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An underclass of salaried GP serfs

Dr Jim Sherifi urges GP principals to take a long hard look at how they are treating their salaried colleagues

Dr Jim Sherifi urges GP principals to take a long hard look at how they are treating their salaried colleagues

A recent survey from The Information Centre revealed a huge increase in the number of salaried doctors working in primary care. Its findings should have come as no surprise to anyone with access to the jobs pages of any medical journal.

There has been a doubling of the number of salaried doctors in primary care, to 17% of the workforce, in the two recorded years following nGMS. As every GP partner retires, so he or she is increasingly likely to be replaced by a salaried doctor. Even the ads 'with a view to partnership' are no longer seen.

This trend is almost entirely the result of the shift in doctors' remuneration from payment based on an individual doctor's work to a share of practice income. It did not take long for those principals seated at the table to realise that the size of the slice of the monetary cake was indirectly proportional to the number of slices.

With that simple reality, Kenneth Clarke's disparaging comment about doctors and their wallets was tragically proved to be true. The 2004 nGMS contract applied the concept of 'bums on seats' to a whole new arena. In one stroke GPs were set upon an internecine collision course between the haves and the have-nots, based purely upon who was lucky enough to have been a principal at that time.

I have never been a paid-up member of the conspiracy club. Ministers are too incompetent to set out a strategy for a more controllable 100%-salaried service. Instead we have decided to do it for them. We are even losing the support of the public who now think of doctors in the same bracket as football prima donnas and City fat cats without realising that this only applies to GP principals.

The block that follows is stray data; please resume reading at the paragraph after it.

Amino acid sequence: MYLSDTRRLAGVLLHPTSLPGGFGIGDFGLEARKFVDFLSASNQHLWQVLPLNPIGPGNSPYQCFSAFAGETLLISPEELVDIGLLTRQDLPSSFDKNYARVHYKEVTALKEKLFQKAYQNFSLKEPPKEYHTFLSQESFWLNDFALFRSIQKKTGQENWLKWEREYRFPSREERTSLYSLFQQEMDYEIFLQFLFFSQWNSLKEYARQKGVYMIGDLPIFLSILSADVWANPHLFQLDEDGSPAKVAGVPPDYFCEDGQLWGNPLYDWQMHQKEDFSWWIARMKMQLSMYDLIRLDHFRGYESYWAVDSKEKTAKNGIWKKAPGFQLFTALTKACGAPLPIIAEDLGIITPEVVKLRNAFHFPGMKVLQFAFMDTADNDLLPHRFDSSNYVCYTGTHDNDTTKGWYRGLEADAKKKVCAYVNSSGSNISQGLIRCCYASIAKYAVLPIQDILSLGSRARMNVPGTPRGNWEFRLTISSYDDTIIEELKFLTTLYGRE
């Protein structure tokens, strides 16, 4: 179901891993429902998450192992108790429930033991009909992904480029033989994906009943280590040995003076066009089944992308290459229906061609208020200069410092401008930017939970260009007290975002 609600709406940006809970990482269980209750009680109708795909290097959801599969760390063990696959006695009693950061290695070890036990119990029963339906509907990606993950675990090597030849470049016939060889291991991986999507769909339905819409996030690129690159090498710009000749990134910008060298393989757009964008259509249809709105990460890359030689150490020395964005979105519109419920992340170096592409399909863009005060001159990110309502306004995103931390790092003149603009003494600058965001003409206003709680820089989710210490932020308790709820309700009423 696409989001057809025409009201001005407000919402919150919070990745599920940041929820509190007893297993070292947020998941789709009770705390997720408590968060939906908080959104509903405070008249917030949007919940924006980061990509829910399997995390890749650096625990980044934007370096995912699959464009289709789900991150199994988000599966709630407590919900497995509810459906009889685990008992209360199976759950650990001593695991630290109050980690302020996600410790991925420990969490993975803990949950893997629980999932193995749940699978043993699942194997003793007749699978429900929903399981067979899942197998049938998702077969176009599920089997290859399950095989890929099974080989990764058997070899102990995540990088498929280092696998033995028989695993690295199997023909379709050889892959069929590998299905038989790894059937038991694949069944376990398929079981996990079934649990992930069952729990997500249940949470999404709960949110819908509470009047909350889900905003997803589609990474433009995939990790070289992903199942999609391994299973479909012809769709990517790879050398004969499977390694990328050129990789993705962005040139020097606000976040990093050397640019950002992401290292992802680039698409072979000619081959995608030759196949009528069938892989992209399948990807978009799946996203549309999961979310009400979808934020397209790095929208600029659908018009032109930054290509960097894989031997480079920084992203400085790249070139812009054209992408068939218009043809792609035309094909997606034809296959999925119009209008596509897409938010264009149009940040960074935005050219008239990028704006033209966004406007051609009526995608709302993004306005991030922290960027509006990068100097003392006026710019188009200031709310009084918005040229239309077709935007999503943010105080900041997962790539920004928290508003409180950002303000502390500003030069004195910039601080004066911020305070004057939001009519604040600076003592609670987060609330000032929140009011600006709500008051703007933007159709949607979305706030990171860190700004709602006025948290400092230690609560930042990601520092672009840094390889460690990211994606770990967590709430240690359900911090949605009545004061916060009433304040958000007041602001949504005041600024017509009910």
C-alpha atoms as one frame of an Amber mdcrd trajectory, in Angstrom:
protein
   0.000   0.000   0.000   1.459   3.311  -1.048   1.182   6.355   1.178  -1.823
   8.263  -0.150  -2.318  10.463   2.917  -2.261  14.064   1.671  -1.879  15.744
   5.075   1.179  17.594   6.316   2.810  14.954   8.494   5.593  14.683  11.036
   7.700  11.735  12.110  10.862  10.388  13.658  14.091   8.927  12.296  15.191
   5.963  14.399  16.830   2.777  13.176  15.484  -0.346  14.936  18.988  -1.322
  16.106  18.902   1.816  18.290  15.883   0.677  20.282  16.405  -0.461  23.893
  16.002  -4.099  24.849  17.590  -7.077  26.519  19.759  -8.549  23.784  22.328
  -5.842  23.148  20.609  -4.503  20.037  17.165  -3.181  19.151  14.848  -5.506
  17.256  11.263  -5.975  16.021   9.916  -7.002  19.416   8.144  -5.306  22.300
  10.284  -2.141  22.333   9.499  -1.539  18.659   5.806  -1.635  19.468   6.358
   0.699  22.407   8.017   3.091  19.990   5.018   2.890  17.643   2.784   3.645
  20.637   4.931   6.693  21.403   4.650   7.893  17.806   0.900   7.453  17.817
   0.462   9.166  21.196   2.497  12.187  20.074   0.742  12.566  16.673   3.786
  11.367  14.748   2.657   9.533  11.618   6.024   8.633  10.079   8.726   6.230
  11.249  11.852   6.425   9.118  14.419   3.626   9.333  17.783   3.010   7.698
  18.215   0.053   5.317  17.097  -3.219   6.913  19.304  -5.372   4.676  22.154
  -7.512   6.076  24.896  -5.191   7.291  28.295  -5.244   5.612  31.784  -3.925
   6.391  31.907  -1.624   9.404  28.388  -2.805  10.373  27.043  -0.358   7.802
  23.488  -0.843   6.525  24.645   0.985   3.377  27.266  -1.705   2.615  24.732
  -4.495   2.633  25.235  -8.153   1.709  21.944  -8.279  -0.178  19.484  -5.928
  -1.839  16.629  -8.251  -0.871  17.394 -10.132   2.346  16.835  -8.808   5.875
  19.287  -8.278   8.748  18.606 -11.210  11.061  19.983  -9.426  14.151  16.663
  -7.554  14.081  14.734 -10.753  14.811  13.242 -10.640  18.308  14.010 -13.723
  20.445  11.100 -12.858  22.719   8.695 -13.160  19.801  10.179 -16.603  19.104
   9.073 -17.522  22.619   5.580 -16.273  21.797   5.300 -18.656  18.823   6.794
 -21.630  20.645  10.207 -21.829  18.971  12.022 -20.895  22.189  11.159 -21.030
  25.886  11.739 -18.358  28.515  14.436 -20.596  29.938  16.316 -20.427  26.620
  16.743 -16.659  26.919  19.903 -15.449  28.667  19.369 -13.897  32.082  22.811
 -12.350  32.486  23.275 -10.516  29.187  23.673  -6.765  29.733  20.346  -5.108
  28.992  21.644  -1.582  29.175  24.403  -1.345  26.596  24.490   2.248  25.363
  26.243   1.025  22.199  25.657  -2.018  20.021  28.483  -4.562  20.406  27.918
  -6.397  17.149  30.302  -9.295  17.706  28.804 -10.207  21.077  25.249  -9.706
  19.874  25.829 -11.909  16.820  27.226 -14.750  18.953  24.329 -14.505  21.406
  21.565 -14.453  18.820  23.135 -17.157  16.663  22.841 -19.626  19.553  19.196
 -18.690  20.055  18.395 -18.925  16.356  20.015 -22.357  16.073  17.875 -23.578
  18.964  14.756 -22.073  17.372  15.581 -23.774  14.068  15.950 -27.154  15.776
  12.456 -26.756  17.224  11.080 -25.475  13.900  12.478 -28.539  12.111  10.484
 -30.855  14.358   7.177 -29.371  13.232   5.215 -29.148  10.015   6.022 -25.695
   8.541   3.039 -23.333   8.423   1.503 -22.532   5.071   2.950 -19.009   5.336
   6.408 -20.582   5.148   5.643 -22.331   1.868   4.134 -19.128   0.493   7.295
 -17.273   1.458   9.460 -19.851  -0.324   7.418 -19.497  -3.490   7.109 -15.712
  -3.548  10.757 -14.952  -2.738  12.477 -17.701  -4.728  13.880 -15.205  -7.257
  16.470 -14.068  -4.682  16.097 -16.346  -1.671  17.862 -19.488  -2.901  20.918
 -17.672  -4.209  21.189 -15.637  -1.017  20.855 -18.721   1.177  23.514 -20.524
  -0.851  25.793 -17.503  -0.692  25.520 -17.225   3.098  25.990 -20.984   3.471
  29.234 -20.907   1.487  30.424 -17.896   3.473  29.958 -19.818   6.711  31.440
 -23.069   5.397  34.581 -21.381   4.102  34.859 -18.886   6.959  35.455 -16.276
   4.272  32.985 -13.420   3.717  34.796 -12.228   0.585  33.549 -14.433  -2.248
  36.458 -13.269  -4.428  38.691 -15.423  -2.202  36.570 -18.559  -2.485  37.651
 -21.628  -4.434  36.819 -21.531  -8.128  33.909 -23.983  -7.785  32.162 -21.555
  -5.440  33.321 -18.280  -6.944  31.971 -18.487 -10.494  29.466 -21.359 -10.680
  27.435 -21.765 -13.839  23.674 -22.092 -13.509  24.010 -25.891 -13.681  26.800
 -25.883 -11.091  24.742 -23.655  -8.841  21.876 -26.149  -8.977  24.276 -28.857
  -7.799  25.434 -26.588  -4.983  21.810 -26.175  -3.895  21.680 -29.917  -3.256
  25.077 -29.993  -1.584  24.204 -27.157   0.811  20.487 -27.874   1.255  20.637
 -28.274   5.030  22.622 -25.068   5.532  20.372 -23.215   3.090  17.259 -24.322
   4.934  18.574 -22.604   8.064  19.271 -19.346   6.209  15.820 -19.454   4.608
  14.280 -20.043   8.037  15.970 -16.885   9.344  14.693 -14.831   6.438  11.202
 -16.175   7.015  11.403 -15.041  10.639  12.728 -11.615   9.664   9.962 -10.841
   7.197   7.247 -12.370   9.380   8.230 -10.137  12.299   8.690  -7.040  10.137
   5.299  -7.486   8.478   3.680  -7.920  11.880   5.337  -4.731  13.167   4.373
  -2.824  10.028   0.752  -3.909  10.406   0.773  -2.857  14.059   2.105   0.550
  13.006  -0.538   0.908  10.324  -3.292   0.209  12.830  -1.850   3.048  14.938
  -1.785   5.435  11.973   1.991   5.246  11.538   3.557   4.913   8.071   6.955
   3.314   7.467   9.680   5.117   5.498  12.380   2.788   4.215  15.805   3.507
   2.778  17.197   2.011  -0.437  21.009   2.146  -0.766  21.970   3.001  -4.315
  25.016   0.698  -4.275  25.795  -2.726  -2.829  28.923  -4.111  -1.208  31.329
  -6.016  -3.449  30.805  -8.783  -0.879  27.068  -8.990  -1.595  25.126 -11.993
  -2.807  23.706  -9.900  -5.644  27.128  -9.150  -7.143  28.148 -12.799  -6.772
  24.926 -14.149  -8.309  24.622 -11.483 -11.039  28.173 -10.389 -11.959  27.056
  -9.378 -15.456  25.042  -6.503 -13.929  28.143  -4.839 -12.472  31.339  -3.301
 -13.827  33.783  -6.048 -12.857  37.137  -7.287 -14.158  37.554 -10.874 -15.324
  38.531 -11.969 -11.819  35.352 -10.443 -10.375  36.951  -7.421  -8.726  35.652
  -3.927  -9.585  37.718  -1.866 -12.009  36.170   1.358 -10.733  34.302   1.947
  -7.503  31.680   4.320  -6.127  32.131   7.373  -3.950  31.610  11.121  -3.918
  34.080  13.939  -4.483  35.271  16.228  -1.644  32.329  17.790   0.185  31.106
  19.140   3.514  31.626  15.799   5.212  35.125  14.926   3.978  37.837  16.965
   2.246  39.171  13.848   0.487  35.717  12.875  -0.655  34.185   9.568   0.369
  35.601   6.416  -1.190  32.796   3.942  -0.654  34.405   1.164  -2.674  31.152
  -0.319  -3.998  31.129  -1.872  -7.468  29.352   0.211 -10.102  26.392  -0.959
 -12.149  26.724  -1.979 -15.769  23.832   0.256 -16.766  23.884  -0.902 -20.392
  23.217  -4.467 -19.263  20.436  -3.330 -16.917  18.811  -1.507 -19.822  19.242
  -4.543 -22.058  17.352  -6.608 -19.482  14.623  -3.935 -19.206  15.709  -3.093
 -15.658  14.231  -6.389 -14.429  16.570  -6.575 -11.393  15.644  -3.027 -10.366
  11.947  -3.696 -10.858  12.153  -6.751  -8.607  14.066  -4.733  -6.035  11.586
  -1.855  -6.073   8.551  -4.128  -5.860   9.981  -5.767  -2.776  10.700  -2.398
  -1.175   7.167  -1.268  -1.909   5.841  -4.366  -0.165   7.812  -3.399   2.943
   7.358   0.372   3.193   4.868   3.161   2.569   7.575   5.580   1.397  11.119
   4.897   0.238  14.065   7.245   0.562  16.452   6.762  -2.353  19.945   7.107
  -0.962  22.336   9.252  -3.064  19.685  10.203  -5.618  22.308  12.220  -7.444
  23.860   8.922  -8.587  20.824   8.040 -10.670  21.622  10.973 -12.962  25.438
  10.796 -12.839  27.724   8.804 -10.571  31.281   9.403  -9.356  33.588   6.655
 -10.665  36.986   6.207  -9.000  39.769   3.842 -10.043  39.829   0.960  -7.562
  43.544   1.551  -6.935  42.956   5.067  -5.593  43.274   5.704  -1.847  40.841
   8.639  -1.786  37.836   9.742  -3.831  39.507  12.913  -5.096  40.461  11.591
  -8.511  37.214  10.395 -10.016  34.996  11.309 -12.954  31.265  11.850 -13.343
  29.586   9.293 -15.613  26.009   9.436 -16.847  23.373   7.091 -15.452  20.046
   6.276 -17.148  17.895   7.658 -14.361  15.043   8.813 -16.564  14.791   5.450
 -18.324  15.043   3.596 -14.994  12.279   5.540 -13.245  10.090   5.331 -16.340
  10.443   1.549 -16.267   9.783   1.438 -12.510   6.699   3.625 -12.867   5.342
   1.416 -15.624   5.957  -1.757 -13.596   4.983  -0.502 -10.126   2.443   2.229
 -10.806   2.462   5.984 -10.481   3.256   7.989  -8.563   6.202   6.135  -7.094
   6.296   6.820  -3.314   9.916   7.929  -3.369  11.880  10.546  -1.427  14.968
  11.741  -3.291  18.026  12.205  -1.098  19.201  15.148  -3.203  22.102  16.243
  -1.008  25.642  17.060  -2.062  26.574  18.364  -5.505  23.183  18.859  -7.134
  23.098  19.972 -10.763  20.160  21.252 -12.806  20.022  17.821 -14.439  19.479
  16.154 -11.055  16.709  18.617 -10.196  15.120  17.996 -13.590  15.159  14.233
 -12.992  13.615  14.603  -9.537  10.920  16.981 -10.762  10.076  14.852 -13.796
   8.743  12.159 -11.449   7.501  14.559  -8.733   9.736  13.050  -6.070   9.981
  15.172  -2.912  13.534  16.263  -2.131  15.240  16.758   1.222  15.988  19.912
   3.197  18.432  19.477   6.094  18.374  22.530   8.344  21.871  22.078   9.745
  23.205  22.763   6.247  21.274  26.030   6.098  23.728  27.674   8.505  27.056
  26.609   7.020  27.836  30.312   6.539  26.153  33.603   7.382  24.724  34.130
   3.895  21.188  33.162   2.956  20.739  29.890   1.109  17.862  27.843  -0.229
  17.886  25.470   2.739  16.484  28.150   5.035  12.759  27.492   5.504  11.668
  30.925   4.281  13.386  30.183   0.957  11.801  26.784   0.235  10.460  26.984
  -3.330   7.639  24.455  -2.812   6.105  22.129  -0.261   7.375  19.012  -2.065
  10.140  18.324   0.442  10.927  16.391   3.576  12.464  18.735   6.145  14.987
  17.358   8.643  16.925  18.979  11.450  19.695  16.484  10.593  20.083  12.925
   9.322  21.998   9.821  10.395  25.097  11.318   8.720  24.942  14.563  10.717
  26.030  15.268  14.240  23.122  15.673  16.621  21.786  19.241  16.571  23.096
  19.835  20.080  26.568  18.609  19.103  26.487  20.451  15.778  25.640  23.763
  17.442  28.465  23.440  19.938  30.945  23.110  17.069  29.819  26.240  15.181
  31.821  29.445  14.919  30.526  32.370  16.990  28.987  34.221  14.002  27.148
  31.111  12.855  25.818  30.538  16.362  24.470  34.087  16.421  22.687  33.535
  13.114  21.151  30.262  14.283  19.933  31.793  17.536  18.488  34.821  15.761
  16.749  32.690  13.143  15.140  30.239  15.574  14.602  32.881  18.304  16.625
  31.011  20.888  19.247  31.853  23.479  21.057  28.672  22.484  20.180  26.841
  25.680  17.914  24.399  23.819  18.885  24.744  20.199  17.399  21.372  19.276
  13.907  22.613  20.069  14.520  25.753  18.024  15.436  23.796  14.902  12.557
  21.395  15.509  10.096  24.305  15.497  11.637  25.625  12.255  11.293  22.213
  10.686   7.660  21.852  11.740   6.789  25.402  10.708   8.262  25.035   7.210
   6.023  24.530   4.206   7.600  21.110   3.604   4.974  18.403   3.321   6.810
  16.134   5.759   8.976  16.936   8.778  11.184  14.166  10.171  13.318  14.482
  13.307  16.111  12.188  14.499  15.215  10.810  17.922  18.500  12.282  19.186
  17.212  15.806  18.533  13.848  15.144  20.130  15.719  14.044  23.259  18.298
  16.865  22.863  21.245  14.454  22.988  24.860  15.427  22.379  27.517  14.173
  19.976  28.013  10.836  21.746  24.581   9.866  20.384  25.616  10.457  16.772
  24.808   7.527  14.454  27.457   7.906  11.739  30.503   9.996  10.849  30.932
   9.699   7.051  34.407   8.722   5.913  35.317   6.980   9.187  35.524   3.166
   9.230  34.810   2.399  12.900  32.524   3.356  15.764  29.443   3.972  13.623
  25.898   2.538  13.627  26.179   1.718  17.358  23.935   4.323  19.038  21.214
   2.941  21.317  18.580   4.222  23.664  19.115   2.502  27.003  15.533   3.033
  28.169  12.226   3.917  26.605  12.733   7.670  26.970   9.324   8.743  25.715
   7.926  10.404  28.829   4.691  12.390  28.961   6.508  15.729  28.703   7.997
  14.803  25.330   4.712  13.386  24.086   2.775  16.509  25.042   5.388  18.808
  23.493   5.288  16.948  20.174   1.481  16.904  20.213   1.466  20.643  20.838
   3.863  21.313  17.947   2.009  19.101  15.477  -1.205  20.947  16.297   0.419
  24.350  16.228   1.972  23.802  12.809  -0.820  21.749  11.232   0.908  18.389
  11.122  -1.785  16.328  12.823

Nobody wishes to think badly of a colleague but the fact is that in general practice there is now an underclass of employed doctors who have become GP serfs. Apologists state that salaried GPs are better off because they can have a 'portfolio career', fixed hours, a defined workload, an emphasis on clinical rather than administrative work and so on.

What they choose to ignore is that whereas choice is the buzzword in public services, it has been removed from a significant proportion of working doctors.

Is it that much harder?

Is being a principal really so onerous? Is the difference in workload, which is mainly administrative, so great that it warrants a 50% premium on income or a different, and arguably more lucrative, pension scheme?

Those currently in partnerships need to take a serious, hard, long-term look at the future when next deciding upon replacing a partner. If these inequalities remain then there will be huge schisms within the profession. It will not take salaried doctors long to become unionised and militant. Heaven forbid that doctors should ever go on strike against their employers – other doctors – but such a scenario is likely if we do not take heed now.

Now I see that another survey by a company of medical accountants reckons that the proportion of salaried doctors will peak at 20% because 'there is more interest from younger doctors in partnership'. Get real! The interest has always been there. It's the opportunity that has been taken away.

The beauty of partnership lies in the word itself – an ethos of togetherness and mutual support. Sadly, it is that which is the greatest casualty in this selfish world. There is a baseness of behaviour here that is sad to see in what was previously such a proud profession.

Dr Jim Sherifi is a salaried GP in Sudbury, Suffolk – he was a GP partner for 20 years

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